The late Gov. Carroll Campbell, who is iconic for making South Carolina competitive in the world economy for new jobs and investment, summed up the role of state government succinctly. “Our duty is to improve the quality of life and give every person the opportunity to get a good education and good job,” he said on many occasions.
Carroll, who was my idol and only the second Republican governor in modern history, took office with a Democratic-controlled legislature. Eight years later, he left office the most popular governor in modern times and had fulfilled every campaign promise and then some.
He did it by finding common ground without abandoning his principles.
I am no Carroll Campbell; we haven’t seen another state leader of his magnitude since he passed away too soon. But we can all learn from him.
I’ve thought about him since my Senate colleagues — Democrats and Republicans — recently elected me President Pro Tempore of the Senate, an honor that is both challenging and humbling. Much has been said and written about the “power” of that position. I don’t see it as a power position, but one that makes the train run on time without running over fellow senators.
Constitutionally and historically, the S. C. Senate is a “deliberative” body, meaning that we’re supposed to examine issues with great care. Central to deliberation is the idea that all 46 senators were elected the same way, and therefore each deserves respect and a chance to be heard.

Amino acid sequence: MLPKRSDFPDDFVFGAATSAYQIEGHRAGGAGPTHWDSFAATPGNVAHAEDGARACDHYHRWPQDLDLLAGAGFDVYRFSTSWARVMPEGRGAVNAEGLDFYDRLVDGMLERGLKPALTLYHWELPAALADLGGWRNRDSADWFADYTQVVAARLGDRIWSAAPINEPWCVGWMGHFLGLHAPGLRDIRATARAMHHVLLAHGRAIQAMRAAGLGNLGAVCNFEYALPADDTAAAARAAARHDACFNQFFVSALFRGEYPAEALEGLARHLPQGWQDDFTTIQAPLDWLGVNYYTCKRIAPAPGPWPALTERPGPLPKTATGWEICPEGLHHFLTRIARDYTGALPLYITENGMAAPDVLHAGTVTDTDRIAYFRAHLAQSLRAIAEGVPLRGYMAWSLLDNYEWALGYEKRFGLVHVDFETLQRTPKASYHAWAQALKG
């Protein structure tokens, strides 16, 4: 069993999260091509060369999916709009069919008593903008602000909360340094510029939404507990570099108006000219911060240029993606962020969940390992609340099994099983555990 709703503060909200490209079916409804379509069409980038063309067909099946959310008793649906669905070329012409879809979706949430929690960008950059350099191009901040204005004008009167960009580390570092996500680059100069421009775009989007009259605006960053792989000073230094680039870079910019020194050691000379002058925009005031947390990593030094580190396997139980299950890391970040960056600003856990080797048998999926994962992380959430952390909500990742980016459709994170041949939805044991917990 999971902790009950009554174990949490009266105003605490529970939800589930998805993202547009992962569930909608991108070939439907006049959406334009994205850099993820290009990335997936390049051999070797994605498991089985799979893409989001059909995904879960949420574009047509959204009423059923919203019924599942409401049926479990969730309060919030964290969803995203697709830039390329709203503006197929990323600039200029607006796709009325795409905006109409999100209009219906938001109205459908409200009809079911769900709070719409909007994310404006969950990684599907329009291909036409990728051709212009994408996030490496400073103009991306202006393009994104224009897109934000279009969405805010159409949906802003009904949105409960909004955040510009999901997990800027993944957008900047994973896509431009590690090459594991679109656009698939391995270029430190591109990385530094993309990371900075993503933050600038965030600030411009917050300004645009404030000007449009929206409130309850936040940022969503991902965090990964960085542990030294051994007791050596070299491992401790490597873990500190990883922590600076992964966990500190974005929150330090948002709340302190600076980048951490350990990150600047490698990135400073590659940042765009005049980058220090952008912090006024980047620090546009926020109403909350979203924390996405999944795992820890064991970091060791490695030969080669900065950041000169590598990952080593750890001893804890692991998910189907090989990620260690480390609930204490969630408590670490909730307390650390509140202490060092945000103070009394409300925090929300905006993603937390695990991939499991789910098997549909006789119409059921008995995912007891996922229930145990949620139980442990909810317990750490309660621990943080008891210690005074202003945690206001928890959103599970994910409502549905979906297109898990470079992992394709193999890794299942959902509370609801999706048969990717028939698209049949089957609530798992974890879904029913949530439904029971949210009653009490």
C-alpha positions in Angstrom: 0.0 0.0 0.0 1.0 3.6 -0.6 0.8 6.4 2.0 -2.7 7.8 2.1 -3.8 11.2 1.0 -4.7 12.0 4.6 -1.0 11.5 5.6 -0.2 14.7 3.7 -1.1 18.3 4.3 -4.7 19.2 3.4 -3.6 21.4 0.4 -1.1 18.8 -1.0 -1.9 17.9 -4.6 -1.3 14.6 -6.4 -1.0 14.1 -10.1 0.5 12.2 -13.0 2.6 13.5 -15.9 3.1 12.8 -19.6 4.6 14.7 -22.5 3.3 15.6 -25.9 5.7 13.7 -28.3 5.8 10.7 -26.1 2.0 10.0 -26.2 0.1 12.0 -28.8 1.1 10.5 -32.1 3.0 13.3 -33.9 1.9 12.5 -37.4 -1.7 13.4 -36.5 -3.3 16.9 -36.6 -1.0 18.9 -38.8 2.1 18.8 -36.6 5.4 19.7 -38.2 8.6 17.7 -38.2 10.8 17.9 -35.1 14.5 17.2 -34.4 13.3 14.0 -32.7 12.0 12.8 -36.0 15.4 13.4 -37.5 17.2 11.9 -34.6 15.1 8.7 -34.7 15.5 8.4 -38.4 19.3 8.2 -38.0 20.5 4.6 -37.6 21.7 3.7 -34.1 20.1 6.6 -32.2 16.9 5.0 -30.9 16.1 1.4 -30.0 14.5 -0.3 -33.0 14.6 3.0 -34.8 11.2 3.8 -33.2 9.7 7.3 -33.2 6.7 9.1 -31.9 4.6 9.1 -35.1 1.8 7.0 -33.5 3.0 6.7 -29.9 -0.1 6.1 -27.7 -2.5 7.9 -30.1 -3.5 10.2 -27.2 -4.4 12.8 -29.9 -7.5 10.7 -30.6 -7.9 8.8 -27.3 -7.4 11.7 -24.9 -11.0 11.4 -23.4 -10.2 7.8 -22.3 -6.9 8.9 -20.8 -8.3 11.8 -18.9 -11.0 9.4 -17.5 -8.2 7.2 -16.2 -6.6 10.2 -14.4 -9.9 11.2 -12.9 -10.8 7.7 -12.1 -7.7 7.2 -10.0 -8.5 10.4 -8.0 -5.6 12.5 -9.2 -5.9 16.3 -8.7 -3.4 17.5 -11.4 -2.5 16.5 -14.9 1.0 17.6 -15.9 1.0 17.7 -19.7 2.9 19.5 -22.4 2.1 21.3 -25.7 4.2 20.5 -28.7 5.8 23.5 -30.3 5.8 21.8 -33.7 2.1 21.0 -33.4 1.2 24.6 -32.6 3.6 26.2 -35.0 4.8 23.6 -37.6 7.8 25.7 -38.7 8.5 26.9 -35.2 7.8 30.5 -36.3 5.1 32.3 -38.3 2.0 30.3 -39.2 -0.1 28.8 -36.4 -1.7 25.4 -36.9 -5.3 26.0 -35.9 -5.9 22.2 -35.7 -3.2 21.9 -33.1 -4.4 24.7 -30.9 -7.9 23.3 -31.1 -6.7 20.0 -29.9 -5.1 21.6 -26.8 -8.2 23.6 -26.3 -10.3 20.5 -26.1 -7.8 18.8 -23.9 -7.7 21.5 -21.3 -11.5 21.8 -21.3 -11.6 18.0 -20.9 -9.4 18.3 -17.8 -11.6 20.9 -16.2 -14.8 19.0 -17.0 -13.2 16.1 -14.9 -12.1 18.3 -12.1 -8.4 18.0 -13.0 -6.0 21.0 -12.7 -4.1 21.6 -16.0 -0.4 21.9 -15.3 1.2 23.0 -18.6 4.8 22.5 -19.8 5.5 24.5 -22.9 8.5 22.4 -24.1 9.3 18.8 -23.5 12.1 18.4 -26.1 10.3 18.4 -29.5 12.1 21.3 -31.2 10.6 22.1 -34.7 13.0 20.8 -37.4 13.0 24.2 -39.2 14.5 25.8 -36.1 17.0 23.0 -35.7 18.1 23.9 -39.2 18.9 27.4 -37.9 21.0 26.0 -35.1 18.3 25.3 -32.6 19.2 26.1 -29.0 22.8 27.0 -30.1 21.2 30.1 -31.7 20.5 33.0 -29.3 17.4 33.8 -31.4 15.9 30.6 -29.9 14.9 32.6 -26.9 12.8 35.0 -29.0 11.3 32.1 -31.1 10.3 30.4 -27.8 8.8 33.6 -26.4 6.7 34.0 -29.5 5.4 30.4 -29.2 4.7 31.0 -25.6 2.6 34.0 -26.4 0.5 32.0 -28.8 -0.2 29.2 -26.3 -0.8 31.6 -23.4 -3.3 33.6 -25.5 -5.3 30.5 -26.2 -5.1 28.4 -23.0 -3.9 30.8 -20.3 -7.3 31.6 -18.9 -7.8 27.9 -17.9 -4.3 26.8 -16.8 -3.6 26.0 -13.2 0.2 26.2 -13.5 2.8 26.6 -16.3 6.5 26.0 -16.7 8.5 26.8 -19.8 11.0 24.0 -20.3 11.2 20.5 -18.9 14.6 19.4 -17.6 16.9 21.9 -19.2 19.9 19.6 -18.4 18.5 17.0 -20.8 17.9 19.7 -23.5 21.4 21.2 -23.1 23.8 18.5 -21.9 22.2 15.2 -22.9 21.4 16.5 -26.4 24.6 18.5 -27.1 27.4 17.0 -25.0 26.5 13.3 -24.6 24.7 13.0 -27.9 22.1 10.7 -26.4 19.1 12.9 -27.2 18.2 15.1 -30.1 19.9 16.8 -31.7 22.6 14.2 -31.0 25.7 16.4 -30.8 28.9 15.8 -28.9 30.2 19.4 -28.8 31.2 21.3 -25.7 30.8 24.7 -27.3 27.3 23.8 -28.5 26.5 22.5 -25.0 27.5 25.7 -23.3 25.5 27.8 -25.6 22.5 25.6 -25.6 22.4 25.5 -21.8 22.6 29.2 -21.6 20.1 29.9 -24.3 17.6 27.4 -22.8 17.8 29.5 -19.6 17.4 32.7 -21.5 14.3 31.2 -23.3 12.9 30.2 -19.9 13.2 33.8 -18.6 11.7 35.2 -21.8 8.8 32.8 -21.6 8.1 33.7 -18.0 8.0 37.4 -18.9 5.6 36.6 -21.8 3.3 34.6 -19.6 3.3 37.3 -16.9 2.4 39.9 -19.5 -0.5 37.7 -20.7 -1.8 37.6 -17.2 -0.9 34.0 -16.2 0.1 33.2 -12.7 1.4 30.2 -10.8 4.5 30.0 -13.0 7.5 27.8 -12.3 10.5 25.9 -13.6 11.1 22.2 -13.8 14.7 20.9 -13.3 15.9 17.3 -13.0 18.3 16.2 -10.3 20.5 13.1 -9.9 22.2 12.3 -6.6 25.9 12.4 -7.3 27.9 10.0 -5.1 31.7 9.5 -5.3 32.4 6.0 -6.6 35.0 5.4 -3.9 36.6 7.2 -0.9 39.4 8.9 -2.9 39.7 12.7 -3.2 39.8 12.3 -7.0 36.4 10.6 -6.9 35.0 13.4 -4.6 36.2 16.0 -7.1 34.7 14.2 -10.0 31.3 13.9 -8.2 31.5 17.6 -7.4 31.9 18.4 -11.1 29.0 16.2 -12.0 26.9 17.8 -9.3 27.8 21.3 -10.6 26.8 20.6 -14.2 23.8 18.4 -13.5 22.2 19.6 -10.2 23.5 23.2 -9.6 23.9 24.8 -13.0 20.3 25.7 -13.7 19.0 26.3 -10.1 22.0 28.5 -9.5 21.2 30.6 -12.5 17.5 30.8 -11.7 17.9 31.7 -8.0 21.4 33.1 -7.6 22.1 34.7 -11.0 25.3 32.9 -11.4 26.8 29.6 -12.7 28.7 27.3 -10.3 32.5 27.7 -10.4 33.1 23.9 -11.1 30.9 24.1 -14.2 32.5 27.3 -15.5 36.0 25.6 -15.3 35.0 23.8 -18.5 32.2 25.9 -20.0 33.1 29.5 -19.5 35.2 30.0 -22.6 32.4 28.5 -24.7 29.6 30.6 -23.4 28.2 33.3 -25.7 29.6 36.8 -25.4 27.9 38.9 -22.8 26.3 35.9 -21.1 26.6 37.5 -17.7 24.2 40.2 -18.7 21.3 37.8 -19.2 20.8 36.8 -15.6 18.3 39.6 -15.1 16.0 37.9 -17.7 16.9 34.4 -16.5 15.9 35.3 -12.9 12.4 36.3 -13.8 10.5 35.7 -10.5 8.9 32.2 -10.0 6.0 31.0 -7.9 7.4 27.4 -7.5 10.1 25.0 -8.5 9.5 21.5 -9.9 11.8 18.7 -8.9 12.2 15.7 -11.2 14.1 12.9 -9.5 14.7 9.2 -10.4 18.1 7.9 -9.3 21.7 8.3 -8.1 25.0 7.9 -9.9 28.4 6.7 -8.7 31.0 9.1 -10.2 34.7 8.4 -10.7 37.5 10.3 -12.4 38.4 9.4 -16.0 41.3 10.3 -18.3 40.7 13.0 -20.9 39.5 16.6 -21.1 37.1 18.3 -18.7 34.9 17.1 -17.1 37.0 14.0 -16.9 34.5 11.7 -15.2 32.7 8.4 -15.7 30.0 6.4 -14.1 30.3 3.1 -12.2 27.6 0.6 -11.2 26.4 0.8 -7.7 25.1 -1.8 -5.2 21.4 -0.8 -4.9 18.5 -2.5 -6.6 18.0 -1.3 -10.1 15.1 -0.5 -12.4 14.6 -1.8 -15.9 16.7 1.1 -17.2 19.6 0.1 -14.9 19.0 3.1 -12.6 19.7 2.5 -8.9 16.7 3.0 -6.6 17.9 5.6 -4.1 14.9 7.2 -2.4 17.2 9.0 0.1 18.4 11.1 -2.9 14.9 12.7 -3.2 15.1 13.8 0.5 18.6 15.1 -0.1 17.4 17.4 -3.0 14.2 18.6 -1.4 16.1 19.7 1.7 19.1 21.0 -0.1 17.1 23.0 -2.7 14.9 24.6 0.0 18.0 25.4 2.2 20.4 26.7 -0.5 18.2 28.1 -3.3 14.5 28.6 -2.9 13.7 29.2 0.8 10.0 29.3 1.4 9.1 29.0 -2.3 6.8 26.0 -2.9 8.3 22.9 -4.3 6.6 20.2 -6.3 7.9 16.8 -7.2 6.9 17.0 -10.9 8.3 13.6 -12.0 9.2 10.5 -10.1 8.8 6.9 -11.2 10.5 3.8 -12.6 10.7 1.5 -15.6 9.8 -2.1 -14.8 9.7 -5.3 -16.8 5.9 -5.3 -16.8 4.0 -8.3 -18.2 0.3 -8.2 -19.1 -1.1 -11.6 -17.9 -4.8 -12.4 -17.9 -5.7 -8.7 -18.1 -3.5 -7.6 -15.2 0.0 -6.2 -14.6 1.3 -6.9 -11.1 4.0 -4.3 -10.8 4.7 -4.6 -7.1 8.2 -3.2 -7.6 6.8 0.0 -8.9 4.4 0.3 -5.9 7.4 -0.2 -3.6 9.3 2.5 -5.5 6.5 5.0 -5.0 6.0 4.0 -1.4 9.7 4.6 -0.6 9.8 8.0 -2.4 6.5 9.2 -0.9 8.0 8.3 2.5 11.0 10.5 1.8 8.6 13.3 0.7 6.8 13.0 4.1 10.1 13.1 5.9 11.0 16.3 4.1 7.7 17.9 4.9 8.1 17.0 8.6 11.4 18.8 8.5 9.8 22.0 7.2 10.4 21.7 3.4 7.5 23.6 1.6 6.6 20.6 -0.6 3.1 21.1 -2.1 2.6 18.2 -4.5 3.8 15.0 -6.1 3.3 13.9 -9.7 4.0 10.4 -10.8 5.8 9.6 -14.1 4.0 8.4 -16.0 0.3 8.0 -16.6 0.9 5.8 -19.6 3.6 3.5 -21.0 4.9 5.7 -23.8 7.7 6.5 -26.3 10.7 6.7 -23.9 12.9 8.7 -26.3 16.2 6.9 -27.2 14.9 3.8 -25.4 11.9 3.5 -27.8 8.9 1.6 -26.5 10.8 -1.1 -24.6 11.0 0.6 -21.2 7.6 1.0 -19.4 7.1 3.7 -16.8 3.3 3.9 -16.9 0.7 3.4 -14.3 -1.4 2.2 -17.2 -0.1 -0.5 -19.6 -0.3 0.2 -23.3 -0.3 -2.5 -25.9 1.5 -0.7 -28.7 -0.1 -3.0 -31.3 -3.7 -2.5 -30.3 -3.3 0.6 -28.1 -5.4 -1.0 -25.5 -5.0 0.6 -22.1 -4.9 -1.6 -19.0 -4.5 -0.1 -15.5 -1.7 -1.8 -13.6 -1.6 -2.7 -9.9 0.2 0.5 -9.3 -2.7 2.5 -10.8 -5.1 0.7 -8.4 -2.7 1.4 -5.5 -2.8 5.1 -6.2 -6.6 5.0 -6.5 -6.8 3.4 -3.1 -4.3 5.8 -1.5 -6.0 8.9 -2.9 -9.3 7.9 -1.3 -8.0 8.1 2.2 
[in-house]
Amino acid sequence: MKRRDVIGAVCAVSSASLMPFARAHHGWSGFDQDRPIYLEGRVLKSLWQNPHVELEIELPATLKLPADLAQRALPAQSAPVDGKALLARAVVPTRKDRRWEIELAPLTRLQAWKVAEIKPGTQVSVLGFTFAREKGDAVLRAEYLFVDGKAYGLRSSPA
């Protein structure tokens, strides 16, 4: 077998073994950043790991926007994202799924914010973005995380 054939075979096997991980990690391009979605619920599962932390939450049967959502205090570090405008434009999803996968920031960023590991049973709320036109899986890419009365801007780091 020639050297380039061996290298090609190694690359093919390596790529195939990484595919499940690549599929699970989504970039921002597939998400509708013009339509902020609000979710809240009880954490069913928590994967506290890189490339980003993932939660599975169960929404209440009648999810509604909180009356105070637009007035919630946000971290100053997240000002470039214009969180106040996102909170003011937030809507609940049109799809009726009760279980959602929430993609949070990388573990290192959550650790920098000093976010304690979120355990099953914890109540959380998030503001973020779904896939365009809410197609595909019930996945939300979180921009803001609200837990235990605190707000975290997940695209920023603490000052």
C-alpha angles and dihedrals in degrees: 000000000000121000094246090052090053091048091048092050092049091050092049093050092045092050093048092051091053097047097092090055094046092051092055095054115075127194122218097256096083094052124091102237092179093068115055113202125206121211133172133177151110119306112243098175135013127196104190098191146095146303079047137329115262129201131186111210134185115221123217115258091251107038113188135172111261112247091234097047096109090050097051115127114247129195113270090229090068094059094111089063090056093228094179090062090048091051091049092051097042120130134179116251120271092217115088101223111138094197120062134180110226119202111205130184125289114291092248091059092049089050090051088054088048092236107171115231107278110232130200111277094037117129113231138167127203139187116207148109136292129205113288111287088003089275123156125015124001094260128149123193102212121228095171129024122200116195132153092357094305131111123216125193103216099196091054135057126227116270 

Debates can be intense and each vote produces winners and losers, but not before the Senate has heard all sides of an issue. All senators are equal in this regard, whether they represent rich metropolitan areas or poor rural districts.
They are equal because the people they represent are equal in the sight of the law and God. That brings us to a word that, in some political circles, is considered obscene nowadays: compromise.
In every other area of life compromise is a good thing. Successful marriages work because both spouses compromise. The same is true for business partnerships and every other endeavor in which people interact. Indeed, life is a compromise in that no one ever gets everything he or she desires.
Failure to compromise in government leads to chaos, as Washington is demonstrating with immigration chaos along our border and fiscal insolvency that threatens the future of social security and Medicare. Even the Highway Trust Fund that states depend on for roads and bridges is on the verge of running out of money.
So far, the vast majority of legislators in the South Carolina House and Senate have rejected the “my way or the highway” approach to governing. While we have differing views on government and policy, most of us share the idea that government works only if the people’s representatives try to make it work.
We understand that South Carolina has unlimited opportunities for a better quality of life, and that our people deserve the chance to realize their dreams.
We also understand that working together does not require any member to compromise foundational principles. In 34 years of legislative experience no colleague has ever asked me to compromise my core values, and I have not asked a colleague to do so.
Another Senate tradition is one of fiery debate created by honest differences of opinion. This, too, is good. Debate on important matters is necessary for the democratic process. When issues reach the floor of the Senate, every senator is on equal footing, free to respectfully convince a majority that his or her position is the right one.
These are the traditions that I, working with my Senate colleagues, plan to uphold.